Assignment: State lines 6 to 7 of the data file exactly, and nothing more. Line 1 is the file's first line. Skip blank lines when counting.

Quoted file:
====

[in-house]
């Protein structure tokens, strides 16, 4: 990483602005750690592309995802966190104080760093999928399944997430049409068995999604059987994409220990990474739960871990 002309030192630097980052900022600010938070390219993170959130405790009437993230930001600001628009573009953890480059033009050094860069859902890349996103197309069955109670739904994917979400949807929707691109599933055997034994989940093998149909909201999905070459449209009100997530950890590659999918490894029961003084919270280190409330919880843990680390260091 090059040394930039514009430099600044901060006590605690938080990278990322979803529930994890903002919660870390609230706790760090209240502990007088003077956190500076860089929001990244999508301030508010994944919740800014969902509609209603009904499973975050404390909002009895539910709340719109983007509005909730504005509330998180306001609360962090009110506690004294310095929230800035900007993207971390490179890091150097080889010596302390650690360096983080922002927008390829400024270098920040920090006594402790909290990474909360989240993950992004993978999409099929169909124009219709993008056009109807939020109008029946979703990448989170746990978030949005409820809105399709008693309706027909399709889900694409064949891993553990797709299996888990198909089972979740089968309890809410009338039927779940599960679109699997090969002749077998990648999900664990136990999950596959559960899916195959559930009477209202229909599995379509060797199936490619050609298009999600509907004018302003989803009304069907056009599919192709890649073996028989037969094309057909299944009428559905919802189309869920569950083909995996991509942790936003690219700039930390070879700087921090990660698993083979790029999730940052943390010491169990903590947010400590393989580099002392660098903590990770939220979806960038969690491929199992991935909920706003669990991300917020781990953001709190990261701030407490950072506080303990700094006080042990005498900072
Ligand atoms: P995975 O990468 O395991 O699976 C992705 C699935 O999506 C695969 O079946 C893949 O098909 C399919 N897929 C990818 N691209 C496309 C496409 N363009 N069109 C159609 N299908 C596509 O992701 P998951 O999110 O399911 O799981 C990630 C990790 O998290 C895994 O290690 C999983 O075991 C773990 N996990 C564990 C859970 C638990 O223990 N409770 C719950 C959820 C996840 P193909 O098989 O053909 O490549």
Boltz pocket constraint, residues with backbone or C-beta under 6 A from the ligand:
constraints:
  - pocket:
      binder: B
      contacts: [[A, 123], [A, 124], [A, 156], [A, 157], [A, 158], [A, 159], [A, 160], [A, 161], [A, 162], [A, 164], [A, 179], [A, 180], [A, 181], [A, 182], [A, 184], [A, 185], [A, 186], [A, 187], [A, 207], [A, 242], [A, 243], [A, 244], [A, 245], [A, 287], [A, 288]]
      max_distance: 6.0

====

  - pocket:
      binder: B